________________ CM . . . . Volume XII Number 9 . . . . January 6, 2006

cover

Who Runs This Country, Anyway? A Guide to Canadian Government.

Joanne Stanbridge.
Markham, ON: Scholastic Canada, 2005.
76 pp., pbk., $7.99.
ISBN 0-439-95730-3.

Subject Headings:
Canada-Politics and government-Juvenile literature.
Federal government-Canada-Juvenile literature.

Grades 3-7 / Ages 8-12.

Review by Patricia Fay.

*** /4

excerpt:

Hustings

The high platform from which old-time candidates gave their speeches was called the hustings. The word stuck. During your election campaign, when you're giving speeches in shopping malls, television studios or school auditoriums, people will say you're "out on the hustings."

Giving speeches is just one way to get people to vote for you. You can also knock on doors and introduce yourself to voters. You can go to crowded places like fairs, parades or sports events, smile a lot and get your picture taken. You can shake hands with people downtown and in malls. This is called mainstreeting. You can give speeches and do radio, TV and newspaper interviews.

 

This easy-to-understand book is written as though it was a school report given by two young students named Nathan and Zoe.

     Nathan and Zoe begin by explaining how our government is organized in three tiers, Municipal, Provincial/Territorial and Federal. The role of the Prime Minister, Governor General and the Monarch are also discussed. Readers will learn why we have a monarch, about the Constitution and the Canadian Charter of Rights and Freedoms.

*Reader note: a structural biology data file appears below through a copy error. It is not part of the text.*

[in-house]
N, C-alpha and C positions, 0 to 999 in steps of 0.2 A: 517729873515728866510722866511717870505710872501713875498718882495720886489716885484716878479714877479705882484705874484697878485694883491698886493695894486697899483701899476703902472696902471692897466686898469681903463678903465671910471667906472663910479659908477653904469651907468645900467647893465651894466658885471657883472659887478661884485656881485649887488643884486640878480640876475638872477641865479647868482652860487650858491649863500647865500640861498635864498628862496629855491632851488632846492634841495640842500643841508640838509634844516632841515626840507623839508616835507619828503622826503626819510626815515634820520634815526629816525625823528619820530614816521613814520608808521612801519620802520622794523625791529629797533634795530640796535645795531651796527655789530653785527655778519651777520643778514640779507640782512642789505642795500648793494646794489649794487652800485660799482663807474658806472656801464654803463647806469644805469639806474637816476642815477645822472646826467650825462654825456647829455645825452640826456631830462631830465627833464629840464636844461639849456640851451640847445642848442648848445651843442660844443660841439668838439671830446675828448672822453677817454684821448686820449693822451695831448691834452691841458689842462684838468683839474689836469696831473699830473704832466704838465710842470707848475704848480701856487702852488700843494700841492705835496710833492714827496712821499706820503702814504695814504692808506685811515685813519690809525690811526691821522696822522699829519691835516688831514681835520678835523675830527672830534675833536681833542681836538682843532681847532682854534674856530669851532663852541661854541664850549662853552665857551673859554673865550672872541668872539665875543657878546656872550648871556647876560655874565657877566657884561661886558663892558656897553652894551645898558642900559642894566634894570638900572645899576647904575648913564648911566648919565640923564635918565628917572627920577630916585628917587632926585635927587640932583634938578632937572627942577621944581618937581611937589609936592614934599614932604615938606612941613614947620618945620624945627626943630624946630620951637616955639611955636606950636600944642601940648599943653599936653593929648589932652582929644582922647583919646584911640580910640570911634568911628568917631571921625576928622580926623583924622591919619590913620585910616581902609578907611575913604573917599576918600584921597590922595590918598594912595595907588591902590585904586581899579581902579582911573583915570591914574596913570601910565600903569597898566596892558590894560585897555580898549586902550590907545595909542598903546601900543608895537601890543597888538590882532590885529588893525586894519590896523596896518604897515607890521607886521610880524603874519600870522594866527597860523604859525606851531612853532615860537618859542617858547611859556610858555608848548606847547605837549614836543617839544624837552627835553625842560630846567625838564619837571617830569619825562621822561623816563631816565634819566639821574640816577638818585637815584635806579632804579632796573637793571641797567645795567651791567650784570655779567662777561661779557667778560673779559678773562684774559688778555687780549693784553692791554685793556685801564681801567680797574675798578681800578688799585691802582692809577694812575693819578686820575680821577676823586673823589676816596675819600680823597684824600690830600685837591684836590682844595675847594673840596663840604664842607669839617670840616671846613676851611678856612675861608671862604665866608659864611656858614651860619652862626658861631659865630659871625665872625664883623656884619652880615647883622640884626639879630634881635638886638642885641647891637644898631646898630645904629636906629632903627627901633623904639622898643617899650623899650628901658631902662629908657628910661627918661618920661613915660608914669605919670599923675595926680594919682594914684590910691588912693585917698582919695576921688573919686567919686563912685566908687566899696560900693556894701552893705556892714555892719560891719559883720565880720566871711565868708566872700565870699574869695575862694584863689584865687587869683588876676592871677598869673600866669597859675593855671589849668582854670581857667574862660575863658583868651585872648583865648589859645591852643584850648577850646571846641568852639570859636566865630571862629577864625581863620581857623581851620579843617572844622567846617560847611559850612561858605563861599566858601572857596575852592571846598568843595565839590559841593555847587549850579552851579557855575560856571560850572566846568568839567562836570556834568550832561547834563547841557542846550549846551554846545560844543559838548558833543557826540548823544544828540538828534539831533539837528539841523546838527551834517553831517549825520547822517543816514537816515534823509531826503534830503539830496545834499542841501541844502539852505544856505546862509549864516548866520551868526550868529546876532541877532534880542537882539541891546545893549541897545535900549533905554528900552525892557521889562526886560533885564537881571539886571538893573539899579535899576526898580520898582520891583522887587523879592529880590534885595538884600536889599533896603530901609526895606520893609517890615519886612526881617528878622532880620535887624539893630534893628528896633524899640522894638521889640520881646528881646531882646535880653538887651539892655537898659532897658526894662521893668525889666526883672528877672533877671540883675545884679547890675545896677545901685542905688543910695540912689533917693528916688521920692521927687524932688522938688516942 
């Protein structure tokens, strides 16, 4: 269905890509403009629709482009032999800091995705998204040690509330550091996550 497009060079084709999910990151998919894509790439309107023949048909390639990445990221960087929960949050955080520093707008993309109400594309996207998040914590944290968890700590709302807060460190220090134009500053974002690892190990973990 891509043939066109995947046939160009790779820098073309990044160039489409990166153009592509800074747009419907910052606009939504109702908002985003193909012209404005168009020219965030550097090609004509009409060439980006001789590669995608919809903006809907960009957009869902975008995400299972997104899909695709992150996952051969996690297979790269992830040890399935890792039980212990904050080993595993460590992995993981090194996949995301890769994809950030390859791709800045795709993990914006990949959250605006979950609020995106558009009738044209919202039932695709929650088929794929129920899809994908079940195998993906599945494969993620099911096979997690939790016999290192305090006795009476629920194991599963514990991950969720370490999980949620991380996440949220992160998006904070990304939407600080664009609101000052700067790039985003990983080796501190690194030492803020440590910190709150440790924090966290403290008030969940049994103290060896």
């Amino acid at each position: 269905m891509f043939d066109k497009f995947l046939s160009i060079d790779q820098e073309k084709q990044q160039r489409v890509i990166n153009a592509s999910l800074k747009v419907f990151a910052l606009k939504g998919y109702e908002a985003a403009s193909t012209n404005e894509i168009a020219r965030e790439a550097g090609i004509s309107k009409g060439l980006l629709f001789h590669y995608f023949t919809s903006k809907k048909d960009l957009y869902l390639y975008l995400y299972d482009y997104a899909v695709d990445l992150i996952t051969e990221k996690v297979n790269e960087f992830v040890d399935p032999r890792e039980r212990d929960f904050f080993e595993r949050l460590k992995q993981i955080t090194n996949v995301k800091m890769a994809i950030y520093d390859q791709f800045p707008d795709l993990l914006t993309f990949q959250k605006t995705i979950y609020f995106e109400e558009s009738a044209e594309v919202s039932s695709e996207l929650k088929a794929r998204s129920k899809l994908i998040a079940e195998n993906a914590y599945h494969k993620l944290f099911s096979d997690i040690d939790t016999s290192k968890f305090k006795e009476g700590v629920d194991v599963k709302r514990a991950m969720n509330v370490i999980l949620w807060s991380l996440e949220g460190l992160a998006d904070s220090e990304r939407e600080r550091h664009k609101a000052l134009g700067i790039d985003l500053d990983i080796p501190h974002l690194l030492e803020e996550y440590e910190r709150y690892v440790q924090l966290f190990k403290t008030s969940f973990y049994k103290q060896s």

The chapters on what happens during an election and voting procedures will be very useful to students in the upcoming federal election. Nathan and Zoe detail what is involved in being elected as a Member of Parliament, what happens on Election Day and what happens when Parliament begins.

     The book is well organized with a table of contents and an index. There is no glossary, but any unknown terms are explained in the body of the text. The book's organization makes it easy to use only those sections relevant for a particular situation - Government, Parliament, Elections, or how a Bill gets passed into law.

     The illustrations, drawn by the author, add some humour and will appeal to the intended audience. There are many black-and-white photographs interspersed with the text, each with informative captions.

     Who Runs This Country, Anyway? will be a welcome resource for younger students learning about our form of government.

Recommended.

Patricia Fay is a teacher-librarian at Beaumont Elementary School in Winnipeg, MB.

 

To comment on this title or this review, send mail to cm@umanitoba.ca.

Copyright the Manitoba Library Association. Reproduction for personal use is permitted only if this copyright notice is maintained. Any other reproduction is prohibited without permission.
Published by
The Manitoba Library Association
ISSN 1201-9364
Hosted by the University of Manitoba.
 

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